green wood driven into the ground, forming an equilateral triangle, answered every purpose of an iron utensil, and on it a frying-pan, made of bark, frizzled mushrooms and meat to the chief's satisfaction. By his own account, he had shot many a lion from trees; and during the march to and from Zanzibar with his master's property, he, with a staff of under-keepers, used to supply the porters with rations from wild animals, which plan saved the expenditure of bead - money. He had many sporting stories. The lion, he said, seldom killed men; but, not long ago, one had jumped the wall of the building and killed five cows, two of which he dragged over the wall—the natives fearing to impede his course.



Moossah's cowherds were a very interesting set of people—so well-featured, tall, and generally superior to the Africans, that I took great interest in them. They were Watusi from Karague. There were ten men and women, all with woolly hair—the men leaving a crescent of it unshaved.

Their gums were blackened with a preparation from the tamarind-seed, powdered, roasted, and mixed into a paste with blue vitriol, and afterwards heated until fit for use. Their ornaments were large solid rings of brass upon the wrists, and iron rings, in masses, on their ankles. In walking they carried a bow and arrow, a staff, and longstemmed pipe. The women were of a large stamp, with fine oval faces and erect figures, clad in welldressed cow-skin from above their waists to their small feet. Their huts were quite different from any we had seen, being shaped like the half of an orange, and only five feet high, made of boughs, and covered with grass very neatly. There was but one door; the hut had no chimney, the smoke finding its way through the light grass roof. I observed a portable Indian “choolah” or fireplace inside the hut, which was kept tidily floored with hay.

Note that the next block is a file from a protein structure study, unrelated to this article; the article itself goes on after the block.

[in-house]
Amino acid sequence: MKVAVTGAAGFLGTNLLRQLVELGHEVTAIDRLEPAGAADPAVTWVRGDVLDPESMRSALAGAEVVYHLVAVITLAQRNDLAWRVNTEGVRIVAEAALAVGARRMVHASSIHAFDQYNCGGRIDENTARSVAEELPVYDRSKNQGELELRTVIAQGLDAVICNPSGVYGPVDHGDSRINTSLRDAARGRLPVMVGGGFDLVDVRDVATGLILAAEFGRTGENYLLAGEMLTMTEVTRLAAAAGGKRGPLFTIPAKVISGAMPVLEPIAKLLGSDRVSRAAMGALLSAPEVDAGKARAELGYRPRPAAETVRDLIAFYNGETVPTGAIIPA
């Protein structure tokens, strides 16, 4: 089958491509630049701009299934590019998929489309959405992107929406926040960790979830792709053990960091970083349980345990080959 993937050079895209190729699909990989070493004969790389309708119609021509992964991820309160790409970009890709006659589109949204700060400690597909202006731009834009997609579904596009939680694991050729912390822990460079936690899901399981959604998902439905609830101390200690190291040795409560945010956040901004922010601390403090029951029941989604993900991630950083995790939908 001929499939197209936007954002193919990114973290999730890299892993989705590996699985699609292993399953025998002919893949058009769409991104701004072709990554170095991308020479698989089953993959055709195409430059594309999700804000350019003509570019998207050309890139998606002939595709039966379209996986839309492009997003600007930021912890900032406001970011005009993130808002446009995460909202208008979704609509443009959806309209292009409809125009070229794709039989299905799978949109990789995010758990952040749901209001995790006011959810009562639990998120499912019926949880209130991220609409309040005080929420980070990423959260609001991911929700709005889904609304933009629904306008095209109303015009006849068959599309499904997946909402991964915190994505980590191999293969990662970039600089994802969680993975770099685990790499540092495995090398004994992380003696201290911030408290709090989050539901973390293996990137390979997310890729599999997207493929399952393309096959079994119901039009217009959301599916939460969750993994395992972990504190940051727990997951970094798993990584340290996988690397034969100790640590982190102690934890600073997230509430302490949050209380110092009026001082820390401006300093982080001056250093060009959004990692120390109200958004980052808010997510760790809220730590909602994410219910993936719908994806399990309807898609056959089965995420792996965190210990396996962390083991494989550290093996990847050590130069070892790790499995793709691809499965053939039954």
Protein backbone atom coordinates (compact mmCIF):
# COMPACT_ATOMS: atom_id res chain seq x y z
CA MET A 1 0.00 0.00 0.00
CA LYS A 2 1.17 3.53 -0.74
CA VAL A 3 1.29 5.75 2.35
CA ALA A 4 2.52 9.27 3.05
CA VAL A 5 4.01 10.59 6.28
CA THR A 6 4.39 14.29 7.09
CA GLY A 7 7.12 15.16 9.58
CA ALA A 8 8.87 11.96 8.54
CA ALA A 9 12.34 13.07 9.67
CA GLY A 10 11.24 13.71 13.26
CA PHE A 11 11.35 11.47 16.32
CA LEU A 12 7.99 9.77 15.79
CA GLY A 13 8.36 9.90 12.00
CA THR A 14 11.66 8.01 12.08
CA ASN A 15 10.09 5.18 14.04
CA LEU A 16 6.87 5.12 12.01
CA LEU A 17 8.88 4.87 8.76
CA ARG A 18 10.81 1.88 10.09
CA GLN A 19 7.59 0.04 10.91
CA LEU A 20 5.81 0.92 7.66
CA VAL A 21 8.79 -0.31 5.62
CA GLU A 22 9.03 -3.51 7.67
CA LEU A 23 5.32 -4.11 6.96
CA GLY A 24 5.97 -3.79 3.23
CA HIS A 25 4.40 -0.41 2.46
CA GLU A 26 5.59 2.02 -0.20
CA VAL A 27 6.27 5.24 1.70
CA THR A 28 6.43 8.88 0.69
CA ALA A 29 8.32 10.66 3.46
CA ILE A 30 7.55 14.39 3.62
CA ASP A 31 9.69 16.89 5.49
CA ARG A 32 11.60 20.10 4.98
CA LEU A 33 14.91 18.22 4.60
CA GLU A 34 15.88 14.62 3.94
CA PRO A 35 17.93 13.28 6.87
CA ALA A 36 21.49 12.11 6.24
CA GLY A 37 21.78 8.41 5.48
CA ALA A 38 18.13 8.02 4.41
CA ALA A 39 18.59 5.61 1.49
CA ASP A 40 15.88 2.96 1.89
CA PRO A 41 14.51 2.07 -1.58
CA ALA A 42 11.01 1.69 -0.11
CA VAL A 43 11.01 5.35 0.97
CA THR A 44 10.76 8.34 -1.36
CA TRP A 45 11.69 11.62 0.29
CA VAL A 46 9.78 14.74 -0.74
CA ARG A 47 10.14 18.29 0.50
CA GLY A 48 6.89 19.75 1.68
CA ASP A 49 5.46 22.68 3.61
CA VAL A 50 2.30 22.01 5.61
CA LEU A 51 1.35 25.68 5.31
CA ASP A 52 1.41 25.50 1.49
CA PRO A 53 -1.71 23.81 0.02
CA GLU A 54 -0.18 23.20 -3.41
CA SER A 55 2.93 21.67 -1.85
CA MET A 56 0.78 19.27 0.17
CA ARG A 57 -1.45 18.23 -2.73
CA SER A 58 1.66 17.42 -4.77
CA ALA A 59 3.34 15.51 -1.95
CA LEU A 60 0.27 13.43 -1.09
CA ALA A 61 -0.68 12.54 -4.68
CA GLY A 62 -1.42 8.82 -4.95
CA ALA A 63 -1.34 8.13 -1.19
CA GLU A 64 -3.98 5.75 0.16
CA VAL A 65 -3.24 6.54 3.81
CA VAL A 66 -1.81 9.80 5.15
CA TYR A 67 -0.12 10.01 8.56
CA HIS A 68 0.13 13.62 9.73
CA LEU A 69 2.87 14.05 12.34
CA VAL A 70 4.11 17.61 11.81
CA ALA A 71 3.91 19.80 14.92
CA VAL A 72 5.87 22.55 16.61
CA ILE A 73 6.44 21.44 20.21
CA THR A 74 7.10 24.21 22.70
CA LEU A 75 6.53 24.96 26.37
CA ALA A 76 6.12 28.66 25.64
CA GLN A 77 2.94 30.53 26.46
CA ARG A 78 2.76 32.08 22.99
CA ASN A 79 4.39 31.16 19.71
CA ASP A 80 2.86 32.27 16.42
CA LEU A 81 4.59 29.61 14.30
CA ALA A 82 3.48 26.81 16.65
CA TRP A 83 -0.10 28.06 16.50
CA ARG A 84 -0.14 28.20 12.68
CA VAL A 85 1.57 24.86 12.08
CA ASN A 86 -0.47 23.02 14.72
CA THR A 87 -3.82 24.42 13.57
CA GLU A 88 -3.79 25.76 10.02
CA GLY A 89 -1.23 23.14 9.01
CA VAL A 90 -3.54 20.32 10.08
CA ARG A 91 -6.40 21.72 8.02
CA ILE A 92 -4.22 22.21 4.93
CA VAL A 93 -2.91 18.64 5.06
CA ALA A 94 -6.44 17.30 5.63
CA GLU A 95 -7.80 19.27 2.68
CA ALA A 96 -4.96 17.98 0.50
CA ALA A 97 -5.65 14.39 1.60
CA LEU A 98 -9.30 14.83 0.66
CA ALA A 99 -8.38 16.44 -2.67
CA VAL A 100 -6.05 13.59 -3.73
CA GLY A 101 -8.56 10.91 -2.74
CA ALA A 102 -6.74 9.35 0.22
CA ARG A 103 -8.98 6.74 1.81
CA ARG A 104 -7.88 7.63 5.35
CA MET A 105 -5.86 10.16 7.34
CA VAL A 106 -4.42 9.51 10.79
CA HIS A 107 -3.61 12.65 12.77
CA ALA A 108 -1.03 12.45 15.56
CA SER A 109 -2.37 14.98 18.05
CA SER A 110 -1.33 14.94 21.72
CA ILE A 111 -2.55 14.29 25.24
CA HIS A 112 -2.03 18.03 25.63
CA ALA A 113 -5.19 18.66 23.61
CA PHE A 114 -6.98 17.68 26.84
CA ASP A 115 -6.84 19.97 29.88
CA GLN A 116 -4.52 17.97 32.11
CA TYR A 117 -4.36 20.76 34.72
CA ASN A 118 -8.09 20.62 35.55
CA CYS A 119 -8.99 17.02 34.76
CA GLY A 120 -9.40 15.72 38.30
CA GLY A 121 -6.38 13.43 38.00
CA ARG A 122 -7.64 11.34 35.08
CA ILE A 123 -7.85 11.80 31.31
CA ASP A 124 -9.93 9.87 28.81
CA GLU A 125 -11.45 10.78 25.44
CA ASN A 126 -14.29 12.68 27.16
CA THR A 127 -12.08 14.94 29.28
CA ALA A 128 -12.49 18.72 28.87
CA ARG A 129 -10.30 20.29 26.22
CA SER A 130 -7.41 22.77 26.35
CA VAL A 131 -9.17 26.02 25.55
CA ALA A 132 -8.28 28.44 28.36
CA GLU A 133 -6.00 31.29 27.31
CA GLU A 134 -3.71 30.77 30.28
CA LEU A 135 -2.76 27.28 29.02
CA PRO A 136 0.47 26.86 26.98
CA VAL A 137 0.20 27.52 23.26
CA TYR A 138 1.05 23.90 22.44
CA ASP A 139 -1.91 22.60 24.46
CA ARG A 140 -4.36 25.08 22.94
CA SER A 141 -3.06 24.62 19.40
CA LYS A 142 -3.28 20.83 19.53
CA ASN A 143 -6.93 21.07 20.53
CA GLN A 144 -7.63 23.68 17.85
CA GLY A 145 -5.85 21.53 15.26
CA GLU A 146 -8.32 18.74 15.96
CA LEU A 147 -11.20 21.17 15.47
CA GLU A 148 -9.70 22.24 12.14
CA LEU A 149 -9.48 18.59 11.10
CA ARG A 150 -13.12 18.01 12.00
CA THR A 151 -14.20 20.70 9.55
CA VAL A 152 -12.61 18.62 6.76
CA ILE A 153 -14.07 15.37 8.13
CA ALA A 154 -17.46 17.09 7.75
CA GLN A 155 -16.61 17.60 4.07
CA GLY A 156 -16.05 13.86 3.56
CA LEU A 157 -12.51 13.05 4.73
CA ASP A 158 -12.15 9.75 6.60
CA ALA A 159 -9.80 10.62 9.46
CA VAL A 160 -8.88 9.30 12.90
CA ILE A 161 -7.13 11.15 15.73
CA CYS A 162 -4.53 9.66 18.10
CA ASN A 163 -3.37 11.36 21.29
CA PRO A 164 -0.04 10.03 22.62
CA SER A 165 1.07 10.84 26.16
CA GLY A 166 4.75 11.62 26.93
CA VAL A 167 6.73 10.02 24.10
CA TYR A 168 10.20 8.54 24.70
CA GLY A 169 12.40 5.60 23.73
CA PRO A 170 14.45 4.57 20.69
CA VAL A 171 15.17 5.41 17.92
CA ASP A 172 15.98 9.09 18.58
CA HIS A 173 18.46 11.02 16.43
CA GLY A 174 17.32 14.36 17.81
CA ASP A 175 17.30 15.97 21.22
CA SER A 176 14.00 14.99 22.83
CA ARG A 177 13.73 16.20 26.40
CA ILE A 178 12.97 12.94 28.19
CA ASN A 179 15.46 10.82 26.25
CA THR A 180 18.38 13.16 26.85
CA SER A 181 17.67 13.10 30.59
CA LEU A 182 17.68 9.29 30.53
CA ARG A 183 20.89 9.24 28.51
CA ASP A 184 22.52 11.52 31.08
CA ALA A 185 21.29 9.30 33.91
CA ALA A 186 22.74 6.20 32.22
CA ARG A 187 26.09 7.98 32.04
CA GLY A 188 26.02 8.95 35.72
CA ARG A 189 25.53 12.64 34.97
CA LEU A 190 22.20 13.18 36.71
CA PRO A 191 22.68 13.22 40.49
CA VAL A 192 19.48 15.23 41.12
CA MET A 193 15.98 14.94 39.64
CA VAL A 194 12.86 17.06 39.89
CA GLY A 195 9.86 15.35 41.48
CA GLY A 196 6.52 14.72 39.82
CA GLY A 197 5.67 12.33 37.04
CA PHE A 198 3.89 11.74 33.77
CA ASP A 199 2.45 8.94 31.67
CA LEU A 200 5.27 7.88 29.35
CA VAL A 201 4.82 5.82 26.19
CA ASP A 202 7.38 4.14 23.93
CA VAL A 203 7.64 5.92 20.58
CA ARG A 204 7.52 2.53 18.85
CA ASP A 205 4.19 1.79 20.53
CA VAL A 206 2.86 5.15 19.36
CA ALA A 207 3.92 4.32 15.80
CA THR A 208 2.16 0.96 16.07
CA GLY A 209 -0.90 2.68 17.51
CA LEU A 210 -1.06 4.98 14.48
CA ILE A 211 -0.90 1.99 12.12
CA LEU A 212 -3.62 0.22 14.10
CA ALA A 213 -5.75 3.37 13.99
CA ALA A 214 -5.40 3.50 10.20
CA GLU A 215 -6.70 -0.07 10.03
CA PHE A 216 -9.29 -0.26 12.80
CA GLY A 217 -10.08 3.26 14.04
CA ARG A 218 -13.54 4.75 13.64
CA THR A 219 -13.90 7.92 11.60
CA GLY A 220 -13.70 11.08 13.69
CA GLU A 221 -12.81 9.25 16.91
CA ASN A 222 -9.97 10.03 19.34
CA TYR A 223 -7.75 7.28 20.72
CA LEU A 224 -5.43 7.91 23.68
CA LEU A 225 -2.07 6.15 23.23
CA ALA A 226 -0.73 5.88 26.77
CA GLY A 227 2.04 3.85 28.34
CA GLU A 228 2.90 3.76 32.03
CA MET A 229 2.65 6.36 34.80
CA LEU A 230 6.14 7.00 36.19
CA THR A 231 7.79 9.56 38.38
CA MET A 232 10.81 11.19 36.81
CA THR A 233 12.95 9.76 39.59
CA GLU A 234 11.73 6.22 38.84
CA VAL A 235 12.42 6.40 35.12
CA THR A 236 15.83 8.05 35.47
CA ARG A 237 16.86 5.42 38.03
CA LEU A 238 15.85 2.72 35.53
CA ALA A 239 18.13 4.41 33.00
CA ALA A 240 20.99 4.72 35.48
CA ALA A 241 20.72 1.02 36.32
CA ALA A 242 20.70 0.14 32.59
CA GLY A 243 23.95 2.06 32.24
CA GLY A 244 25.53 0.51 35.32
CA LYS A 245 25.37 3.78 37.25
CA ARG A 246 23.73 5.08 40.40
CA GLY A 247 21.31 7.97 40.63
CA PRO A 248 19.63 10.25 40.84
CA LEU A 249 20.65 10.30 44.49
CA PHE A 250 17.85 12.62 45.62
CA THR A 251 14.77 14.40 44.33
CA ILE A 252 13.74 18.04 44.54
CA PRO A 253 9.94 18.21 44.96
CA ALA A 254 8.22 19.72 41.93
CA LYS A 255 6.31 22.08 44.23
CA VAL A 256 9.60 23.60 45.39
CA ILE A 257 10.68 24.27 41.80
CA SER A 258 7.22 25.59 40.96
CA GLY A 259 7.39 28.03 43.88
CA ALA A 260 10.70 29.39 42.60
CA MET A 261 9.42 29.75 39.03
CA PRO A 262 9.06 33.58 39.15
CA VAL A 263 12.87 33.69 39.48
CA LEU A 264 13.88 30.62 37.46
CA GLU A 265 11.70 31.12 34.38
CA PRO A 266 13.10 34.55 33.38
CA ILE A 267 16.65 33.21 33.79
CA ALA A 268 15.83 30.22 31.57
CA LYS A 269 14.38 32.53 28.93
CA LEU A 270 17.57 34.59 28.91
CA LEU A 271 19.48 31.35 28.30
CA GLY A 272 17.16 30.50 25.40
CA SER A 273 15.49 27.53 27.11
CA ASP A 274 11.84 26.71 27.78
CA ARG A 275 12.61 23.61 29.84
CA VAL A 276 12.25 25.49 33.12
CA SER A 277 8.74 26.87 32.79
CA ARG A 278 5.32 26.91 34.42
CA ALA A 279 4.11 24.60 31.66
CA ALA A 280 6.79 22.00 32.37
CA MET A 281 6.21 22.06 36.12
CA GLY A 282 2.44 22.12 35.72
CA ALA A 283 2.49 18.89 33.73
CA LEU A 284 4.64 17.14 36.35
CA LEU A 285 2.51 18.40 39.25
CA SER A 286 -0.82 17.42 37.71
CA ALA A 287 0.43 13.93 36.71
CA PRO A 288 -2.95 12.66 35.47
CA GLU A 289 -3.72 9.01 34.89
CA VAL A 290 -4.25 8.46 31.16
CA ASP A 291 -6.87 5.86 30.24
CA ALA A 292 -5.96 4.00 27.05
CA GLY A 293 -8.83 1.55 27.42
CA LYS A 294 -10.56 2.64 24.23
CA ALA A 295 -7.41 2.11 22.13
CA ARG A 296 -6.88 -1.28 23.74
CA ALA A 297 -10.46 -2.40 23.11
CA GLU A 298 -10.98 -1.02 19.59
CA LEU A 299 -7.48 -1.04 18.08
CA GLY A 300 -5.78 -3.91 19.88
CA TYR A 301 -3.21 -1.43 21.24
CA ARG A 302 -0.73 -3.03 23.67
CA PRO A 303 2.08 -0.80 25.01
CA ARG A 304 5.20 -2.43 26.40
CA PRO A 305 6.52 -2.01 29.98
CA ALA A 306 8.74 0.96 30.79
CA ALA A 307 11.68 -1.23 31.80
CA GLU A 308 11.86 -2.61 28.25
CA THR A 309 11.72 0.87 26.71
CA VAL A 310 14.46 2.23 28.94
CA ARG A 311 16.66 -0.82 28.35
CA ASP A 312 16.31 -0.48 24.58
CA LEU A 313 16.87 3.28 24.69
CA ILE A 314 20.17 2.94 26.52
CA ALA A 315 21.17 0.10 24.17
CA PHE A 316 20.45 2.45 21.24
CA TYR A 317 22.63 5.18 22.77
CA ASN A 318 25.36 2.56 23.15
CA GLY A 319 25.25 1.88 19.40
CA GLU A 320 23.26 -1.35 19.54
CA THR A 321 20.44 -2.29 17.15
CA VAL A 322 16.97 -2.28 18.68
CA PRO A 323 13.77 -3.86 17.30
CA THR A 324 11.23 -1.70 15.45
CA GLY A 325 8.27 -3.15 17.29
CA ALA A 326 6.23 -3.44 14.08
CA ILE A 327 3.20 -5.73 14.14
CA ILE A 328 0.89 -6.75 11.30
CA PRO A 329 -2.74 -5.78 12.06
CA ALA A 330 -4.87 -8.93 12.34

These Watusi are a curious and distinct race. Previous to milking the cows in the morning, they wash themselves, their teeth, and their wooden milk-vessels or gourds with the urine of the animal, as they consider there is some virtue in it, afterwards using fresh water for cleansing. They are allowed half the milk, and Moossah had his half milked into his own clean vessels in the morning at eight o'clock. It took the milk of two cows to fill one good-sized tin teapot. A cow's value was four or five dollars, though a first



class one would cost double, or £2. Men milked them into a large crucible of wood or gourd in an open yard; the hind-legs were tied above the hocks with a thong of leather; one of their handsome women sat on the other side with a bough beating off the flies, and with a stick to keep away the calf which stood at its mother's head, a boy sometimes assisting. Should the calf die, its skin is stuffed and placed before the cow, otherwise she refuses her milk. The Wanyamuezi look with great respect on this people. When two of them meet, the Wezee puts both his palms together, these are gently clasped by the Watusi, a few inaudible words are repeated, and they pass on.

The form of salutation when a Watusi meets one of his women senior to himself is gentle and pleasing; he places his hands on her arms below her shoulders, while her hands hang by her side.

The way in which an African leads a goat or cow is different from the manner in this country. The fore-leg of the goat is held up by the man, who walks briskly along as if he led a child. An unruly cow is never tied by the head: a man walks behind it, having hold of a rope tied tightly round its hock; this plan seems to subdue or Rareyfy the animal most completely. For several days after our arrival, different Arab residents sent us presents of eggs, some coffee, a fatted cow, rice, or a goat-a very pleasing custom, which was intended as their call upon us.

We in return sent each a handsome cloth, which they valued very much. This friendly ceremony over, they freely asked our advice when necessary.

For two years, since the death of the chief of the country, the people of Kazeh had been fighting against